Talk Cinema's Ron Falzone Discusses Nicholas Roeg's Don't Look Now
I have to admit that I frequently feel sorry for my students. Is it that they’re not bright enough, or that they lack the ambition to succeed in the film business? Emphatically not. On this score they give me enormous hope for the future of the movies.
Where they elicit my sympathy is in having grown up with the movies of the last twenty years. These were fun and involving, yet the dominant cinema culture of the past few decades has shown a slow but inexorable diminishing of mainstream movies as a venue for exploring human themes and ideas. Yes, there are still some of these movies around, but they usually go straight to streaming or, worse, sink without a trace.
The depth of my sympathy comes from remembering the cinema culture of my youth. I came of age at the movies with the releases of Bonnie and Clyde and The Graduate in 1967. These two movies ushered in Hollywood’s Second Golden Age, a period of roughly ten years when going to the movies was exciting precisely because we knew that we were going to be challenged by what we saw on that screen.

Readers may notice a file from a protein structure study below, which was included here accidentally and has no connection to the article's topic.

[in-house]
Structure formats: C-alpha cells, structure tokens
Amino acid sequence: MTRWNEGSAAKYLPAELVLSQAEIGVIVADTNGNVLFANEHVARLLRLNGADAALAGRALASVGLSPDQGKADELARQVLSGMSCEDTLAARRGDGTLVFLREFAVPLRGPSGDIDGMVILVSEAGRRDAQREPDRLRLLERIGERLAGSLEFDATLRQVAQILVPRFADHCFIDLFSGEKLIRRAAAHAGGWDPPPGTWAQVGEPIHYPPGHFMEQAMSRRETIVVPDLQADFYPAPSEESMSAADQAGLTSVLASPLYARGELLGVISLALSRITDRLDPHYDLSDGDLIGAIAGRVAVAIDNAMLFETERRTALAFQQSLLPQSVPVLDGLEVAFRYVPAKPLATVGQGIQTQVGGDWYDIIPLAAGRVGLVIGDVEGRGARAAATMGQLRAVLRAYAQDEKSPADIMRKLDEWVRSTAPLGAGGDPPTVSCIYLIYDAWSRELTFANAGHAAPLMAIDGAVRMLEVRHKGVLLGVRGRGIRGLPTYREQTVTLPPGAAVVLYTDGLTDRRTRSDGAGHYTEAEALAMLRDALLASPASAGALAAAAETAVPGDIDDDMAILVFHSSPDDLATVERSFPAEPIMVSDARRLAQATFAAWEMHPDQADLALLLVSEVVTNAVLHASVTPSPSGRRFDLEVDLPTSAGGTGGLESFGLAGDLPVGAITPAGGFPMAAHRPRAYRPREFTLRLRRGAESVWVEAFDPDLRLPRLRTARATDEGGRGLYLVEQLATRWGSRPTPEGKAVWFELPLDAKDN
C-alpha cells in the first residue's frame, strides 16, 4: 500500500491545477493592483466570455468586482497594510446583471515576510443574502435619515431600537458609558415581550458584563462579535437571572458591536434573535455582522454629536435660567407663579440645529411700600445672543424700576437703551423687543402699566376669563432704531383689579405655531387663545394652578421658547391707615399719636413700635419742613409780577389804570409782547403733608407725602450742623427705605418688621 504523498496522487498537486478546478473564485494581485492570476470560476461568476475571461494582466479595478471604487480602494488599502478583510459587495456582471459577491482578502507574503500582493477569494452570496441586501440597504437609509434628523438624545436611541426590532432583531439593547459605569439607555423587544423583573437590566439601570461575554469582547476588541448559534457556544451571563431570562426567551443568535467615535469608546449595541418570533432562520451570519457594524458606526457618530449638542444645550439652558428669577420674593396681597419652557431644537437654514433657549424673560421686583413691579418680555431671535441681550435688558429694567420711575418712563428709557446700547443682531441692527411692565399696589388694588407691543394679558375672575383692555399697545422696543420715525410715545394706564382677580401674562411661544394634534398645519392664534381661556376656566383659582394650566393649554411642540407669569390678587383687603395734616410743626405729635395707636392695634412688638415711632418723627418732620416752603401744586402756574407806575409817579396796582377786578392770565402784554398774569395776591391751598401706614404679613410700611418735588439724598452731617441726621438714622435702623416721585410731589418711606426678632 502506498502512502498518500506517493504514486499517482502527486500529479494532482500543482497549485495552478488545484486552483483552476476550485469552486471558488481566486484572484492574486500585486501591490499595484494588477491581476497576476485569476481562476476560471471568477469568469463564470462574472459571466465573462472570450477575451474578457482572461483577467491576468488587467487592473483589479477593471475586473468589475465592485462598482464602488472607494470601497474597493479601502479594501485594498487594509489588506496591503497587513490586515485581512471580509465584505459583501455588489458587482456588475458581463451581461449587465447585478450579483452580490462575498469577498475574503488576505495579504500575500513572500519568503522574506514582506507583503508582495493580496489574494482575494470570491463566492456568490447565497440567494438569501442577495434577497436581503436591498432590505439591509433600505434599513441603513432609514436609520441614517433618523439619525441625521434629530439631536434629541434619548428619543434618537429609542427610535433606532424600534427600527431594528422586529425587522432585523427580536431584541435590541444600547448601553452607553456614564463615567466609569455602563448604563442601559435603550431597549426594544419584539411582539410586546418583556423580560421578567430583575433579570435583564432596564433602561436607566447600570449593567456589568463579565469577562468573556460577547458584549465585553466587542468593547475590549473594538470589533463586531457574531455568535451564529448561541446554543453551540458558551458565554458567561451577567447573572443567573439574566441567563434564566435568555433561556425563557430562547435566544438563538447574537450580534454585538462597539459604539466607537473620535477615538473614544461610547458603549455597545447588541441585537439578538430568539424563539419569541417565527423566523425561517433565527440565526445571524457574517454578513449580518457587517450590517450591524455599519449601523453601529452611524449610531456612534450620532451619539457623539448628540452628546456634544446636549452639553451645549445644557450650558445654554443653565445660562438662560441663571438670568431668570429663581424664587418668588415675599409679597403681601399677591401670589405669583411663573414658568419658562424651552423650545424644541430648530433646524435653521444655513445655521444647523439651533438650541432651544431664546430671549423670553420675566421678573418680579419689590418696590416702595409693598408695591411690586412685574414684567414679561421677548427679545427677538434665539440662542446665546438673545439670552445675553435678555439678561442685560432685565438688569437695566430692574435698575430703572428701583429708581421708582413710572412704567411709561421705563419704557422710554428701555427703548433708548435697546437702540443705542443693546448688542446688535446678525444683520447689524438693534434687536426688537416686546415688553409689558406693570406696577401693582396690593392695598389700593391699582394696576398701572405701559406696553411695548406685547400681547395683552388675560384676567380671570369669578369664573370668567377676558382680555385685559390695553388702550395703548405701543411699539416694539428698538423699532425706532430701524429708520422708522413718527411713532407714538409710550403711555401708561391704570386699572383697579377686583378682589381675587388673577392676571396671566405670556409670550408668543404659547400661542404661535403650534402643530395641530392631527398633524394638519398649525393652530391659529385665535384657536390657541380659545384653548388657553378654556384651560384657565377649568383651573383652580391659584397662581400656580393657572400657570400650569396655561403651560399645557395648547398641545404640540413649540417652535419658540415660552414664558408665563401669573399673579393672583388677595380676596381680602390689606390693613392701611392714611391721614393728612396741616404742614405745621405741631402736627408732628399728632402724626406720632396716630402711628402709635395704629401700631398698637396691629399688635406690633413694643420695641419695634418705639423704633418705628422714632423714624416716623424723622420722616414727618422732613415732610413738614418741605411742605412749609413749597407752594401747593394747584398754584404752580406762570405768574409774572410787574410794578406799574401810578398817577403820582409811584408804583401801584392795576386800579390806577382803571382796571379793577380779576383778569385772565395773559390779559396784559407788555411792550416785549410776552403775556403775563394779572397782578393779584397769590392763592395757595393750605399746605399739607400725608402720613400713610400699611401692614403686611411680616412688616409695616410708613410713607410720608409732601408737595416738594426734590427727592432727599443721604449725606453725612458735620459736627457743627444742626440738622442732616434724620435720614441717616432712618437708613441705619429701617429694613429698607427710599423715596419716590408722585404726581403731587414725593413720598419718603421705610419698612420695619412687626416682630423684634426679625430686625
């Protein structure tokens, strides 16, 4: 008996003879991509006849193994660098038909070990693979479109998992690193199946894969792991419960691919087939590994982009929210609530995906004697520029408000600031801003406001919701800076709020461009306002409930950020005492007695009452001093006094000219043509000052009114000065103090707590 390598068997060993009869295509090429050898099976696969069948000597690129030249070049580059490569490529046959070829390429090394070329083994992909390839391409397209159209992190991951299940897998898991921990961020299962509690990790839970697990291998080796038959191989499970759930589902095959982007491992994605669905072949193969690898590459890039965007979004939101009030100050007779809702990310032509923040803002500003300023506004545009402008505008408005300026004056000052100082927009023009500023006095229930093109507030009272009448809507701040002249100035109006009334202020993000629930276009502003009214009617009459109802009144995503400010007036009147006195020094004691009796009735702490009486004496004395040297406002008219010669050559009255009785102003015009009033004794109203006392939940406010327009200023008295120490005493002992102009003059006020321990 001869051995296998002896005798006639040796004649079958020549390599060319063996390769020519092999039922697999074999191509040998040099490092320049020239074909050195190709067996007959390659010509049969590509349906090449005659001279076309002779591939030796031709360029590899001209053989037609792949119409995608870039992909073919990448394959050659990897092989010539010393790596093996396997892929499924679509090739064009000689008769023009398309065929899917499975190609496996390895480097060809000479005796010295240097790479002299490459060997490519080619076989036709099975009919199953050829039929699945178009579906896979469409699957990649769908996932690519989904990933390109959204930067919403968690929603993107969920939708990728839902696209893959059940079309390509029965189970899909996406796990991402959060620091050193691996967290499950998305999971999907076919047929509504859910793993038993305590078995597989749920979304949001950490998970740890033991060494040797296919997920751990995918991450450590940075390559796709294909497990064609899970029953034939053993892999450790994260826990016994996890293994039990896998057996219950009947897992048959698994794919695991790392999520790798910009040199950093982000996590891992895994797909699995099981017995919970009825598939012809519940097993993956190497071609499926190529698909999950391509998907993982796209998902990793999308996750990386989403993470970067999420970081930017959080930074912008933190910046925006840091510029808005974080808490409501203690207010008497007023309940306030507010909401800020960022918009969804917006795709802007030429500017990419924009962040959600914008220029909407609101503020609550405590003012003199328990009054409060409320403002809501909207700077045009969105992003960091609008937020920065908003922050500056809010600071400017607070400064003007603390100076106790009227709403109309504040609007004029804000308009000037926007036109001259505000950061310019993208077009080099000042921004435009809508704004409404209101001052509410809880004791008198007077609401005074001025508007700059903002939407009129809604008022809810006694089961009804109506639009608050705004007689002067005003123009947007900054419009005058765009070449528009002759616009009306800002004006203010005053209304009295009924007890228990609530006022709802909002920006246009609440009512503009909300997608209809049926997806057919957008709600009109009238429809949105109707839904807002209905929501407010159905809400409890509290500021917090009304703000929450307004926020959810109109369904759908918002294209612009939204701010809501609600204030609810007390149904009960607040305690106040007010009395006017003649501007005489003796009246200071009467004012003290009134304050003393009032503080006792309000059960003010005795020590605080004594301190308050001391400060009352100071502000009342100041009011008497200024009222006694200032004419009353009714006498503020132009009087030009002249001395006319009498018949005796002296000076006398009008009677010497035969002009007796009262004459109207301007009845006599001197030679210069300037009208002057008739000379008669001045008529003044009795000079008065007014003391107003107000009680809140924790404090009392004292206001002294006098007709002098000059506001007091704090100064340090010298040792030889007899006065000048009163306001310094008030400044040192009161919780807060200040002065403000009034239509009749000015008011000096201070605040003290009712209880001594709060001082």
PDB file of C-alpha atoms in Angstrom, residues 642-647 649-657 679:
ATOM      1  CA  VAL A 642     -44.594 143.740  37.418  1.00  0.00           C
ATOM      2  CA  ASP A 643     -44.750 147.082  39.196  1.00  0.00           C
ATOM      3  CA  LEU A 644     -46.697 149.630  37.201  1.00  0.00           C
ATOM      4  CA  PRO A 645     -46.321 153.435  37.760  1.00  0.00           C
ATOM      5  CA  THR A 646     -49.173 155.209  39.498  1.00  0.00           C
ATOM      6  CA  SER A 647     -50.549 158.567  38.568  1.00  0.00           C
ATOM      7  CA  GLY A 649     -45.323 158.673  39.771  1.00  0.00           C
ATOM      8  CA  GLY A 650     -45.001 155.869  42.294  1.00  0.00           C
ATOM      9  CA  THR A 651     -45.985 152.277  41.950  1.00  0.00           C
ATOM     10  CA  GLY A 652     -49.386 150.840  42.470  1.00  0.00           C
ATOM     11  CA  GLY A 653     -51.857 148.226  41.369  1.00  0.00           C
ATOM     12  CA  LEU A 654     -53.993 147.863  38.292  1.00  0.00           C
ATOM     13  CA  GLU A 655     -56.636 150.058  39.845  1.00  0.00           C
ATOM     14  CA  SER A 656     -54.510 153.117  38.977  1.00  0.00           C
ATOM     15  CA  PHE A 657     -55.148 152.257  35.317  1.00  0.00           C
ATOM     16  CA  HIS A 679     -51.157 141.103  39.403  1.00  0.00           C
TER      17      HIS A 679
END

The period wasn’t perfect, of course. It was equally dominated by rip-offs: disaster movies in the wake of Airport, gangster movies following up on The Godfather, violent policiers desperate to be the next Bullitt or French Connection. The most dispiriting of these were the spate of supernatural thrillers that seemed to spawn like the devil between the brilliant duo of Rosemary’s Baby and The Exorcist. The rip-offs were invariably cheap, derivative and tediously predictable. Standing nearly alone on the other side of these, though, is Nicholas Roeg’s remarkable Don’t Look Now.